Keynes is right; Austrians are not wrong.

July 14, 2010

So I’ve read about half of Keynes’s “The General Theory of Employment, Interest, and Money”, and I’m convinced it’s a sound theory. It’s essentially a theory of economic velocity. When velocity slows down (usually due to a rapid increase in savings or the desire to save), then employment suffers. If velocity slows down too much, then prices could fall, causing a deflationary economic death spiral.

This should become obvious to anyone who thinks about the issue long enough. You can even break it down to barter society, as Austrian theorists like to do: If the shoemaker decided to stop trading his shoes, and the breadmaker stops trading his bread, then soon the shoemaker will have too many shoes and the breadmaker too much bread. They both become “unemployed” (no need to make any more shoes or bread). And unless somebody else in the economy is still willing to trade things, then they will remain unemployed, and the breadmaker will eventually go shoeless (unless he makes his own shoes — but this is not “employment”, this is just self-sustenance), and the shoemaker eventually breadless.

Note that we could all live perfectly fine with absolute zero economic velocity — if we were all farmers, raising our own food, sewing our own clothes, building our own homes, etc, etc.

But we’re not all farmers. We all have our own specific jobs. And we don’t barter. We all use cash. Money is essentially the conversion of our specialized productivity into a generic value instrument that can be easily traded in exchange for the fruit of another’s specialized productivity.

So when money velocity slows down, it’s like the breadmakers and the shoemakers stopped trading. The result is, someone ends up unemployed.

Efficient resource allocation

The issue I’ve long had with Keynesian theory, is that it is uninterested in the notion of wealth creation or of efficient resource allocation. Resources allocated, is the only concern. It doesn’t matter if they’re digging holes and filling them back in. The only thing that matters, from a theoretical point of view, is that they are employed – meaning cash is flowing from their employer to them, and from them into the economy at large. If the cash flow (i.e. velocity) is maintained, then there is no need for unemployment. Keynes’s general prescription for an economy in contraction was to simply get the velocity flowing again. And if the private sector refuses to do it, then the public sector can take its place. It’s simple math. If the private sector won’t employ the resources, then the govt can.

I suspect that Keynes did not totally neglect the idea of efficient resource allocation (tho telling by his “bury treasury notes at suitable depths and let the private sector dig them up” idea, i can’t be completely sure). I suspect that Keynes just assumed the market would allocate resources in a way that was “efficient enough” (or maybe Keynes felt that resource allocation was too nuanced to discuss in a general theory of employment (I seem to remember he paid it some lip service, then quickly moved on)).

Perhaps a “rational” market would always allocate resources efficiently. But we don’t have rational markets. We have rational market actors, where “rational” means they will always serve their individual best interests. They have little care for the rationality of the market as a whole. In fact many actors know the market is suffering some form of irrational bubble behavior, but they’ll jump on the bandwagon anyway, trying to sneak off with a bit of pie for themselves before the whole thing collapses.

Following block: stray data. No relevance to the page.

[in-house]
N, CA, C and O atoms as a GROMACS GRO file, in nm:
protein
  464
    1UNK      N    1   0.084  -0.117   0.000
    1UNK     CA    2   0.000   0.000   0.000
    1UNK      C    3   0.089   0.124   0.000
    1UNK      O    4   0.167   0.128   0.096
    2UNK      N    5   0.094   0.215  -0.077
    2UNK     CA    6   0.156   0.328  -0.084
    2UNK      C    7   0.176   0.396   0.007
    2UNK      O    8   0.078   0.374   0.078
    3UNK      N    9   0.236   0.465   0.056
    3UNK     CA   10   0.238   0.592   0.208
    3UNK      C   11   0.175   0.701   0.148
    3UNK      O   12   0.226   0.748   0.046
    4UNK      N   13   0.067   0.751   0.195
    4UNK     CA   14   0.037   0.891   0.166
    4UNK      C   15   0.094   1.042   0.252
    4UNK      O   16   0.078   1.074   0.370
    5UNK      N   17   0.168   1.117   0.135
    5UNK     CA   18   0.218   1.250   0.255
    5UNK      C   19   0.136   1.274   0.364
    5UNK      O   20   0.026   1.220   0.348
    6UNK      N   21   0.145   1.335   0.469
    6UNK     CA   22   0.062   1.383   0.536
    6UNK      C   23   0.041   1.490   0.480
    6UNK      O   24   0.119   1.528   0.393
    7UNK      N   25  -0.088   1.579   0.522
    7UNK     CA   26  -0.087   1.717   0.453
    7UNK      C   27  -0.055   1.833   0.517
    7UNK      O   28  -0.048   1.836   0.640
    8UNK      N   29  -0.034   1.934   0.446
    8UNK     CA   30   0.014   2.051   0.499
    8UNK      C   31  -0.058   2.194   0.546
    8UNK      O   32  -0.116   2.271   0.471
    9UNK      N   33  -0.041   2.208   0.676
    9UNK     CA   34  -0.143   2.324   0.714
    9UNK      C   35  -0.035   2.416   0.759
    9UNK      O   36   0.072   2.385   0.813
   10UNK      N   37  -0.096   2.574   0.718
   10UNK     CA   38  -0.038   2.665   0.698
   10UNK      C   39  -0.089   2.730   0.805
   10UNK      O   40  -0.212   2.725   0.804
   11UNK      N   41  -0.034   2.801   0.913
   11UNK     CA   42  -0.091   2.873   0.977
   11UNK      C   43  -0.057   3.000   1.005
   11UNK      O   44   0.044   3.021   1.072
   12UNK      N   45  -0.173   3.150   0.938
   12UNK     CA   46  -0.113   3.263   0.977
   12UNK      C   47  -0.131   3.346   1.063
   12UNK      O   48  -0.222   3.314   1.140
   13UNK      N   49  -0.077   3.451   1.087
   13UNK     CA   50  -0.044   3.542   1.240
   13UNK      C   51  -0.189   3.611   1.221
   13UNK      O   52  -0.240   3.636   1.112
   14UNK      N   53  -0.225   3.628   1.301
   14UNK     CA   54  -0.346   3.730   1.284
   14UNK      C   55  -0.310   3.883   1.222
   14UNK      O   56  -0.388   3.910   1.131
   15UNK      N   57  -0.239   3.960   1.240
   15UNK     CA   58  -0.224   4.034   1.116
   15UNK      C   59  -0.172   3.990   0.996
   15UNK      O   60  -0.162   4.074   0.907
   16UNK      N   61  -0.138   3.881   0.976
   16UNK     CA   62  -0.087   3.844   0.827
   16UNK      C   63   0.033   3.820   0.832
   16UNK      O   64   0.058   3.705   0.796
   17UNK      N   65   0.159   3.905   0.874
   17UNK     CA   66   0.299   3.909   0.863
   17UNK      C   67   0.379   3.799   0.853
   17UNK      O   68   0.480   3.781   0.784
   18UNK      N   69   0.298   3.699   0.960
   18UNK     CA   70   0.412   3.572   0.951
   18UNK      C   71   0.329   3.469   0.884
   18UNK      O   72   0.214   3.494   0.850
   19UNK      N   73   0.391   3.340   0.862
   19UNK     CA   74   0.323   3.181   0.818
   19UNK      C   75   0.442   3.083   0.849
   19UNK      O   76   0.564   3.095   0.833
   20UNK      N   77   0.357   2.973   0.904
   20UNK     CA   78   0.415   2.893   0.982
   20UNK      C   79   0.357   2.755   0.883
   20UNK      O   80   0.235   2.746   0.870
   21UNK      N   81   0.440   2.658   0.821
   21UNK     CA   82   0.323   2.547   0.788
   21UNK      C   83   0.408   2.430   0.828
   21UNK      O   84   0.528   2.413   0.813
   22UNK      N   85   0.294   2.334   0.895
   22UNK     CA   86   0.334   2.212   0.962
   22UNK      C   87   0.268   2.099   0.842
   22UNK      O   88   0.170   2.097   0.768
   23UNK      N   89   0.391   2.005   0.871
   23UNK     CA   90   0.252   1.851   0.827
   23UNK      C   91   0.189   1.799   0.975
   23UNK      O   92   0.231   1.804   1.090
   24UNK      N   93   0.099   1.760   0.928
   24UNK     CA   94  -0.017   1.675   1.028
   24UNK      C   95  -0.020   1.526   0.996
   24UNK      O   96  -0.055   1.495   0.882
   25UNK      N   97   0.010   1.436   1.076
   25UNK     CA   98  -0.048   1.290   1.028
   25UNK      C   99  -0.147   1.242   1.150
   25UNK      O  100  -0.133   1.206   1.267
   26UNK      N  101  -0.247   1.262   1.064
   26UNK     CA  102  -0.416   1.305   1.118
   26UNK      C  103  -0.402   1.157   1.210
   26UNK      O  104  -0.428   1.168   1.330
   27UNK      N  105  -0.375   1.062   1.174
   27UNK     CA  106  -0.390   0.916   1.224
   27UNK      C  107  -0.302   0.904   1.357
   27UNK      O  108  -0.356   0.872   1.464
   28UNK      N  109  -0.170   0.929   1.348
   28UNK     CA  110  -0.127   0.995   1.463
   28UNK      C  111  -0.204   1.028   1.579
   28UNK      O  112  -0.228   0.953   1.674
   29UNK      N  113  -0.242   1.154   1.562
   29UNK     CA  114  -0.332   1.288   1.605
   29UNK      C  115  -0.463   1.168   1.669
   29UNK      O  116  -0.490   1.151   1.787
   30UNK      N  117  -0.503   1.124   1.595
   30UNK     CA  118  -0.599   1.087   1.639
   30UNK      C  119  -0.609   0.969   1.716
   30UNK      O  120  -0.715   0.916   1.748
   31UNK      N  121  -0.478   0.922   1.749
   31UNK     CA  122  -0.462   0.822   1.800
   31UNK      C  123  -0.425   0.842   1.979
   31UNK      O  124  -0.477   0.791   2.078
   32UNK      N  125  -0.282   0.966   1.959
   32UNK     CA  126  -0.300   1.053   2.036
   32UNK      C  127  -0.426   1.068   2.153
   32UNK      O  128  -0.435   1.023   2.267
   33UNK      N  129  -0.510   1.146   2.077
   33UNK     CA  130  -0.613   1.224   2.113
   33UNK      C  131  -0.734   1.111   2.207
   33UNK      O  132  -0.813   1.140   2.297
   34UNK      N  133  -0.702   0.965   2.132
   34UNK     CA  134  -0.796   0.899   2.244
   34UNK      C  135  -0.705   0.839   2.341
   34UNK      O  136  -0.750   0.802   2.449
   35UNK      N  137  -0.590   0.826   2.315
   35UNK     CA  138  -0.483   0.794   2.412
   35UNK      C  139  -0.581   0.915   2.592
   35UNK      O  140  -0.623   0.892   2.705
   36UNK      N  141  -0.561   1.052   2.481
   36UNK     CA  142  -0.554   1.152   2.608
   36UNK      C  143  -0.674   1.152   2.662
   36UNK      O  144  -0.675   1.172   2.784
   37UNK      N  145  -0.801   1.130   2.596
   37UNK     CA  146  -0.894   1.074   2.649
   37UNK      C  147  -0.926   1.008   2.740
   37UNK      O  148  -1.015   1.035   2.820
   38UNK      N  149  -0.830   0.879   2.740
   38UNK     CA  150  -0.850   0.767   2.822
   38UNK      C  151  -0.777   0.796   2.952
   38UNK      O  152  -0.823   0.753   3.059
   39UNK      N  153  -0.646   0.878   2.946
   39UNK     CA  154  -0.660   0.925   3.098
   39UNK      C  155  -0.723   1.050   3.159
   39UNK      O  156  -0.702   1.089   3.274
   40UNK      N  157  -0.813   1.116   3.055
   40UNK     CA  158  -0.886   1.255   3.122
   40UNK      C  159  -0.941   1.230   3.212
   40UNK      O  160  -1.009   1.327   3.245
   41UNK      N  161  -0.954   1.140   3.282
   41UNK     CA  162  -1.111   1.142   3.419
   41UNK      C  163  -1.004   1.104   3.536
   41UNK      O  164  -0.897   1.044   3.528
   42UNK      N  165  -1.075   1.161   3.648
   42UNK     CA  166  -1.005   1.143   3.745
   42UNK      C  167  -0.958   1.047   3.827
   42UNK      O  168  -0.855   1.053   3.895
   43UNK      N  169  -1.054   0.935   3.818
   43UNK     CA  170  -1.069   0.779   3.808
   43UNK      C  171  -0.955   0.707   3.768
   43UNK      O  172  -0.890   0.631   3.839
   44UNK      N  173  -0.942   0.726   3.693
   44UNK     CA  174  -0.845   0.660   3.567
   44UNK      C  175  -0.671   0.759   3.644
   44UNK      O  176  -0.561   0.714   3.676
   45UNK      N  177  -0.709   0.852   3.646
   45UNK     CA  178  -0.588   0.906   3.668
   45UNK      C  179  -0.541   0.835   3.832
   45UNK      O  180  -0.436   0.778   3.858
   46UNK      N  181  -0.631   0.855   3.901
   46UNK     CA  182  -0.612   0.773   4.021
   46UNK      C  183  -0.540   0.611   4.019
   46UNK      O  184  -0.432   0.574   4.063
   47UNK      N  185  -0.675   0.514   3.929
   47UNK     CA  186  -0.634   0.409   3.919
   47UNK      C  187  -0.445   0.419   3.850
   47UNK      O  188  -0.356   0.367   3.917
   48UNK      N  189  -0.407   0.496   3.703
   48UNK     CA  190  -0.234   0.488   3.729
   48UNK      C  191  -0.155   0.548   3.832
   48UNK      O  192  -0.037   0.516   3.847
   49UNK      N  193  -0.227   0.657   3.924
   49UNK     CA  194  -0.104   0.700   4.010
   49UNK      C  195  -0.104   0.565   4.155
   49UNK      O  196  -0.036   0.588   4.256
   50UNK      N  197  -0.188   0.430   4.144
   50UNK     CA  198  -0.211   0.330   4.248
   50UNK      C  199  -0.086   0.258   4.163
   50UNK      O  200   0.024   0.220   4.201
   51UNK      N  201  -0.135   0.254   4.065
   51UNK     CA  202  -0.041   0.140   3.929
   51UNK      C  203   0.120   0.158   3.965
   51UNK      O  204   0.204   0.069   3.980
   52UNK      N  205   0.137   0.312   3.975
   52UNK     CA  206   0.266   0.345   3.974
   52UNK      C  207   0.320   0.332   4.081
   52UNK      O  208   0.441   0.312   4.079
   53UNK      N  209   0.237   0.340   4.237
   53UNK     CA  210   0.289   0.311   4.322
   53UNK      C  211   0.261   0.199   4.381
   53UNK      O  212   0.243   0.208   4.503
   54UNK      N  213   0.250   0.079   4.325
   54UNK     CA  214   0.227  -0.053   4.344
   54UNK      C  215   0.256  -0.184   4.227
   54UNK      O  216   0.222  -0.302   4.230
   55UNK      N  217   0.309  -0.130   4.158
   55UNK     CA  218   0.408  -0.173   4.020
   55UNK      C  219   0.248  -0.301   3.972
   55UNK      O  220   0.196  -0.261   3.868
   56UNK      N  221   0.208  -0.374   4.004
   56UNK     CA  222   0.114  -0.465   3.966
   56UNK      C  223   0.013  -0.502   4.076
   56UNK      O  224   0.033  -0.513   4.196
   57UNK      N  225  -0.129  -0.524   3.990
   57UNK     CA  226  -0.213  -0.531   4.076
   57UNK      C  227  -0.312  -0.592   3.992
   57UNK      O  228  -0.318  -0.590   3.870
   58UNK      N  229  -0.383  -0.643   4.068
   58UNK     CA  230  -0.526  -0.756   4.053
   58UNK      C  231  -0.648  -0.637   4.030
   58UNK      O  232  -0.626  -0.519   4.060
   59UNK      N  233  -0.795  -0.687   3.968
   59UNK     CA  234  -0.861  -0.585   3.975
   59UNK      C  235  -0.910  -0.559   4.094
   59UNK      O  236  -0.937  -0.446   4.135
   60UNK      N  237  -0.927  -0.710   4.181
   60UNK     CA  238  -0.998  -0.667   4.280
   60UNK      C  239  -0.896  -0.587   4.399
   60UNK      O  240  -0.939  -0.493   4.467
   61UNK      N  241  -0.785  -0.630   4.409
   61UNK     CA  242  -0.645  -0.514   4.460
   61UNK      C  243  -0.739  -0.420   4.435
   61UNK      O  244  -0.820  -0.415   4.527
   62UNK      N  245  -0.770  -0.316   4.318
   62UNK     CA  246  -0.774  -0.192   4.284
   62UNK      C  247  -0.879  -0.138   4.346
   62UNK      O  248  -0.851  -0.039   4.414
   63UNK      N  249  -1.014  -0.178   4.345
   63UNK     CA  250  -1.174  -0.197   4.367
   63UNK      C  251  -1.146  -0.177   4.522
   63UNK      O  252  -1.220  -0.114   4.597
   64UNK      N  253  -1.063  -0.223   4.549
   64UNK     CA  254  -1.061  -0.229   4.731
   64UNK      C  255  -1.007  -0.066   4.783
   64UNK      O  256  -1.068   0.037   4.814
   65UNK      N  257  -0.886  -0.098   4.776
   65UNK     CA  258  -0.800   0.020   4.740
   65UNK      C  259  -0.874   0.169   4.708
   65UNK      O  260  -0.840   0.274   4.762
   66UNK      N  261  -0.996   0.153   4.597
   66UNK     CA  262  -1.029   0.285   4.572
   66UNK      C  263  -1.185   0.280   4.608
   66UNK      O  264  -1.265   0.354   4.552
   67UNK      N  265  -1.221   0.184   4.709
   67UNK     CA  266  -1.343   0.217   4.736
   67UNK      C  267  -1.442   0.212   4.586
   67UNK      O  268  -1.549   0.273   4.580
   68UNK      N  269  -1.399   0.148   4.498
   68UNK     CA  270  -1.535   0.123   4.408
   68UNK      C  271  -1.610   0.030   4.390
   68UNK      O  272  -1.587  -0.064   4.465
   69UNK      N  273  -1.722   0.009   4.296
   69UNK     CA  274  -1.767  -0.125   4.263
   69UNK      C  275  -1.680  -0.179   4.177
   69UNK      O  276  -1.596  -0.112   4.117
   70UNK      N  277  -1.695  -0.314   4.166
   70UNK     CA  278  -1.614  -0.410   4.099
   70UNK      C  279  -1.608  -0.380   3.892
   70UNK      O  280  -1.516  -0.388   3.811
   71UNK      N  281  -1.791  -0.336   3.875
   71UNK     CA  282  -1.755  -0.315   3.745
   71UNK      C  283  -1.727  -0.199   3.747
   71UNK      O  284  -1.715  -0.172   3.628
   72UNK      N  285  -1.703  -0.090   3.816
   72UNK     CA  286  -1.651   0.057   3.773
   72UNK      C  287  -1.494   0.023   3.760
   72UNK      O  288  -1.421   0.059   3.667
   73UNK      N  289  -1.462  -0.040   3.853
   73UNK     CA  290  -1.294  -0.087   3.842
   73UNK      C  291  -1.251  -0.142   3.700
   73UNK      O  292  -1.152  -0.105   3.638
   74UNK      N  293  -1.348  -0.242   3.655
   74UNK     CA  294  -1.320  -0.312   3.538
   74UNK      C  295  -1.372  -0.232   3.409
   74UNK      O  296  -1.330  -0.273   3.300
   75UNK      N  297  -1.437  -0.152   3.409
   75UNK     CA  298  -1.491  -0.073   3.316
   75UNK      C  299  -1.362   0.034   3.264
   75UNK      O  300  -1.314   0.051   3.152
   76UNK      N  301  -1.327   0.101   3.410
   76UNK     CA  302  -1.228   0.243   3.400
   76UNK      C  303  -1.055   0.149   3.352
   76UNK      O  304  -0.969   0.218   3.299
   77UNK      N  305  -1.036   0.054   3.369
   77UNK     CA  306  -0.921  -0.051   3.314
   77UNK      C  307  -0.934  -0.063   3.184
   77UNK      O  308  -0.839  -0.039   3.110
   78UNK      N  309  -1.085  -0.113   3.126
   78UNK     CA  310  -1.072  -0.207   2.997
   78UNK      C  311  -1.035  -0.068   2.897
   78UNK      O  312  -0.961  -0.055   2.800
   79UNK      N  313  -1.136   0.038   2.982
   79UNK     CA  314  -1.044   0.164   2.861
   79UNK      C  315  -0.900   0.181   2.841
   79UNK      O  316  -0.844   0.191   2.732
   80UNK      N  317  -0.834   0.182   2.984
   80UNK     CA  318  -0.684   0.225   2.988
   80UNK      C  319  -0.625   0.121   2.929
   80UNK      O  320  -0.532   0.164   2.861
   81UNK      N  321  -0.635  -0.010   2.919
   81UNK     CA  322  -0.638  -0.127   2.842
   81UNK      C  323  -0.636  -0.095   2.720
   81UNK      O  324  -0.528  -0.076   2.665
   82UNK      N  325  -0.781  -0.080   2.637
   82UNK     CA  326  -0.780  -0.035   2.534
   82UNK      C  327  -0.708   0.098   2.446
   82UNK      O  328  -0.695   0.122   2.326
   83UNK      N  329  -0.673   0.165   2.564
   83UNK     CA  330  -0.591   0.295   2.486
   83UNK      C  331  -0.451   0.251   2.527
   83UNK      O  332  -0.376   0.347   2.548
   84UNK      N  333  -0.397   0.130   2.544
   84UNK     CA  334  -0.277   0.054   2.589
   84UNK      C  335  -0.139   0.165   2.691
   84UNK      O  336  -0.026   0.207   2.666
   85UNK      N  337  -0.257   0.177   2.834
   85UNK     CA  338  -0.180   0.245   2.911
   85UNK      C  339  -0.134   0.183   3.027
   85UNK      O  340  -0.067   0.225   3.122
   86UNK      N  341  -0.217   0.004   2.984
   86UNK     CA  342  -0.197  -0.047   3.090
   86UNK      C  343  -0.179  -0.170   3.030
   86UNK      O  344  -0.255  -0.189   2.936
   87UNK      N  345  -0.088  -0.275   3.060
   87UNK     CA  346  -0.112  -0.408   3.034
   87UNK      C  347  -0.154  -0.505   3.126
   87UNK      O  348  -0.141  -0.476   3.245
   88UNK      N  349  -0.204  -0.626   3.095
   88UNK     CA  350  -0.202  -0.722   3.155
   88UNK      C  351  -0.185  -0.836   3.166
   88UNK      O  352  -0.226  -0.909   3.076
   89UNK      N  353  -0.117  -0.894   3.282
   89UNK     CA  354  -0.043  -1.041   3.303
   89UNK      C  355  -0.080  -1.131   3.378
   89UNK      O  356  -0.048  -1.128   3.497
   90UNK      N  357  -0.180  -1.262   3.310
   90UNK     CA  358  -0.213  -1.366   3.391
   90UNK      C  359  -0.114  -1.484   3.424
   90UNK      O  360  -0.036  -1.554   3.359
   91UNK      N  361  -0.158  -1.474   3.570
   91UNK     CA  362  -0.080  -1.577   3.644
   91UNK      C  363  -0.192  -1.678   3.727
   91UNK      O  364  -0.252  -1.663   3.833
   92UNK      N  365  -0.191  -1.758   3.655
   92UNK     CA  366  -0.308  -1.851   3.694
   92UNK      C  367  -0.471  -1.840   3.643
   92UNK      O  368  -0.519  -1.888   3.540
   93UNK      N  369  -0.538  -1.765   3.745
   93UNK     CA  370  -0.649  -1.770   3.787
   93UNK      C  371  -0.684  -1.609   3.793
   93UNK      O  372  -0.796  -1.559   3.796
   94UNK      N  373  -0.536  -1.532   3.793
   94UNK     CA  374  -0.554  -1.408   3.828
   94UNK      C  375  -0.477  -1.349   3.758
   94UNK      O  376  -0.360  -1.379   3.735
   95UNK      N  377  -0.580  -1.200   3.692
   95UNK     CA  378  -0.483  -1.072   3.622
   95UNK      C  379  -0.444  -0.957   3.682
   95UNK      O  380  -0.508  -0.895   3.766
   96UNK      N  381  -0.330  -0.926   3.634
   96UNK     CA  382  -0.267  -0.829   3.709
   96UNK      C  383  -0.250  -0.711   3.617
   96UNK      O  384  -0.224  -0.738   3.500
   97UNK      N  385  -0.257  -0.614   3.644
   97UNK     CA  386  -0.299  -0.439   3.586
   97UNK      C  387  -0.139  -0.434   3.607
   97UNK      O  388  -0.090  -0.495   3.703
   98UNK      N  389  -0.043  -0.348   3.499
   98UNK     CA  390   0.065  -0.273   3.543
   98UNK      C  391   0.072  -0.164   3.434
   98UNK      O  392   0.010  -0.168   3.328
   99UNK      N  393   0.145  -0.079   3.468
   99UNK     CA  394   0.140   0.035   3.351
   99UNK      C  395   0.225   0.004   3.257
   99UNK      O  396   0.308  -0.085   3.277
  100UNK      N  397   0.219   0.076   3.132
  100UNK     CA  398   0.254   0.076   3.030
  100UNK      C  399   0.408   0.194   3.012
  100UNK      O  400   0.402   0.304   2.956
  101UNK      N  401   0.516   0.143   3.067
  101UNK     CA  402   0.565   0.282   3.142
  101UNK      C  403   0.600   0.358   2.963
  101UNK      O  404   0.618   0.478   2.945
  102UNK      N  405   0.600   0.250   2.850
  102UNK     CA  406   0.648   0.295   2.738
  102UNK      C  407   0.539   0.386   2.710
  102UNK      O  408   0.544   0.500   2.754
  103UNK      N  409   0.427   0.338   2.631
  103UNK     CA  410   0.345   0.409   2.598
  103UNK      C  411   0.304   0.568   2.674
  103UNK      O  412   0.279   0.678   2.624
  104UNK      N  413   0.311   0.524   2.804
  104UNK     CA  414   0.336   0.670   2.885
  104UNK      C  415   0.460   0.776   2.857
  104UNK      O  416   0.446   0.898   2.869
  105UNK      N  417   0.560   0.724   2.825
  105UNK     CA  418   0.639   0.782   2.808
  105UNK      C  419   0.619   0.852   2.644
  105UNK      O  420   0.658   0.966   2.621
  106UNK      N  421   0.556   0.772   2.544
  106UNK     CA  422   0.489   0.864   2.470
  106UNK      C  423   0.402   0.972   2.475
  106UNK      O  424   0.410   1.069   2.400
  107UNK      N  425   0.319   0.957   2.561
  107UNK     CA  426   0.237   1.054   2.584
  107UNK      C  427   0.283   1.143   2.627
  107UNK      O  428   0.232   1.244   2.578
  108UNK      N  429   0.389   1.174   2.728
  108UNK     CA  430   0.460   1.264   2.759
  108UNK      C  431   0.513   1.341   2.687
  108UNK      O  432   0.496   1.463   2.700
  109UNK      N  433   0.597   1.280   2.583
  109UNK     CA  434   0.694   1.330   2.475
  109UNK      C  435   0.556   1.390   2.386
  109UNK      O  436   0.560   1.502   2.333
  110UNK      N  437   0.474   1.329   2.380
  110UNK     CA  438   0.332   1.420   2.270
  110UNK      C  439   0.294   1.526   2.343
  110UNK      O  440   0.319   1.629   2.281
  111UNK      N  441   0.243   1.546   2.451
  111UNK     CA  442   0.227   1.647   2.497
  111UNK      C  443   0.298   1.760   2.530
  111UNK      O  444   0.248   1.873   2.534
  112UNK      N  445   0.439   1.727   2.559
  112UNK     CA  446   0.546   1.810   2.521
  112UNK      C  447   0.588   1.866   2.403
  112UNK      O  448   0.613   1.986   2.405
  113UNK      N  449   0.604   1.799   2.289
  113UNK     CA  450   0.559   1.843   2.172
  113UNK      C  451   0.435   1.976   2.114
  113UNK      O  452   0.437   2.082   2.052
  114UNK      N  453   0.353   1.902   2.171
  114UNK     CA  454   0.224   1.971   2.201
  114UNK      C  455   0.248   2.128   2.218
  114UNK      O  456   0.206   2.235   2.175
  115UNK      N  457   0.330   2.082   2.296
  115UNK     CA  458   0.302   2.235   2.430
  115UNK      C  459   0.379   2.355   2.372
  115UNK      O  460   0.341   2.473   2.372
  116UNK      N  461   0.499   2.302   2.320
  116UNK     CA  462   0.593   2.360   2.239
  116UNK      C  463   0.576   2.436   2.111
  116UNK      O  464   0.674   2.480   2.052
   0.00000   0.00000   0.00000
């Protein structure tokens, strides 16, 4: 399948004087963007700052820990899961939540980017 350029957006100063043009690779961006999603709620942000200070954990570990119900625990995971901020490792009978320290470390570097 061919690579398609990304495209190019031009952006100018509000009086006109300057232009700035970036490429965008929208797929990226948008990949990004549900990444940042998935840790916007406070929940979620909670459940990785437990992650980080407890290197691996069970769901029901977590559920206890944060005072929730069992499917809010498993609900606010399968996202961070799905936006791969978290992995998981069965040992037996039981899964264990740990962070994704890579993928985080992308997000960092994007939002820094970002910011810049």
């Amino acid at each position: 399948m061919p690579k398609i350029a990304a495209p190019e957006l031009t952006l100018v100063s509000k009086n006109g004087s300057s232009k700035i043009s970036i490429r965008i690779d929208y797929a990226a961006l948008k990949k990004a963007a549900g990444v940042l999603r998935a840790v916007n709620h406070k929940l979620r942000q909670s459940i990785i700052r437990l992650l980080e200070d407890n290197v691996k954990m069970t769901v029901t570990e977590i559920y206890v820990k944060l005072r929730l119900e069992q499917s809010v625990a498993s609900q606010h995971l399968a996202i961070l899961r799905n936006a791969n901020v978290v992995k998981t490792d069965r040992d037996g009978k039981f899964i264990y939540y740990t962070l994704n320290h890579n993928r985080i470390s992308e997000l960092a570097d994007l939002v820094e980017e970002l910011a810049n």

Austrians are not wrong

It is my belief, consistent with Austrian theory, that severe economic contractions are caused fundamentally by severe misallocation of resources. This misallocation usually corresponds with bubble behavior. As the bubble grows unsustainably, more and more resources are inefficiently misallocated to the bubble sectors. It’s as if the breadmakers stopped making bread and the butchers stopped preparing meat and the farmers stopped growing vegetables so they could all make shoes, because for some reason everyone wanted to buy new shoes. There was a shoe bubble, which stole resources away from other sectors, and eventually caused the prices of shoes to rise very high, while the actual wealth of the economy deteriorated (as nobody was making any more food (obviously this analogy is extremely exaggerated, but it makes the point)). Soon enough, real wealth deterioration finally reaches the shoe market, and no one can afford to buy shoes anymore. Major economic dislocation occurs, unemployment rises, uncertainty and fear rise, the economy contracts, hoarding behavior begins, economic velocity slows, and a recession ensues. Given the extent of resource misallocation, the recession could become a depression.

Yes, Keynes is right: if we’re facing contraction, then let the govt spend. Let the govt put the idle former shoemaker resources to work. This will get velocity going again and avert depression.

But what if the govt decides to pay these unemployed shoemakers to make even more shoes? Or what if the govt just buys up the toxic oversupply of shoes (in essence, paying the shoemakers)? Are we solving our economic dislocations and malinvestments? No, we’re just throwing money at them, assuming that velocity is our only problem, and assuming that any problem involving resource allocation will be worked out (rationally?) by the market.

I’ve recently read two excellent blogs that hit precisely on this point:

Hussman: Implications of a Likely Economic Downturn

Interfluidity: Preventing 2006

So as I continue my economic education, I’m fairly certain about a few things:

1. Keynesian theory is right (and wrong).
2. Austrian theory is right (and wrong).
3. Anyone who tries to bend all light thru the single lens of one theory or the other, has only one eye open. The economic world is three-dimensional, but you’ll never perceive that fact if you confine yourself to only one of these very flat, two-dimensional theories.


4 Responses to “Keynes is right; Austrians are not wrong.”

  1. Chester Says:

    Really interesting article. I agree with you mostly, but I am curious about your original analogy; why do you believe that if the bread maker stops making bread, everyone or the shoemaker will be breadless? Once the bread maker stops making bread, won’t that greatly increase demand for bread thus opening an excellent opportunity for someone else to make bread, essentially creating a new bread maker? In a free market society isn’t there always competition where there is demand, with the exception of when the government intervenes?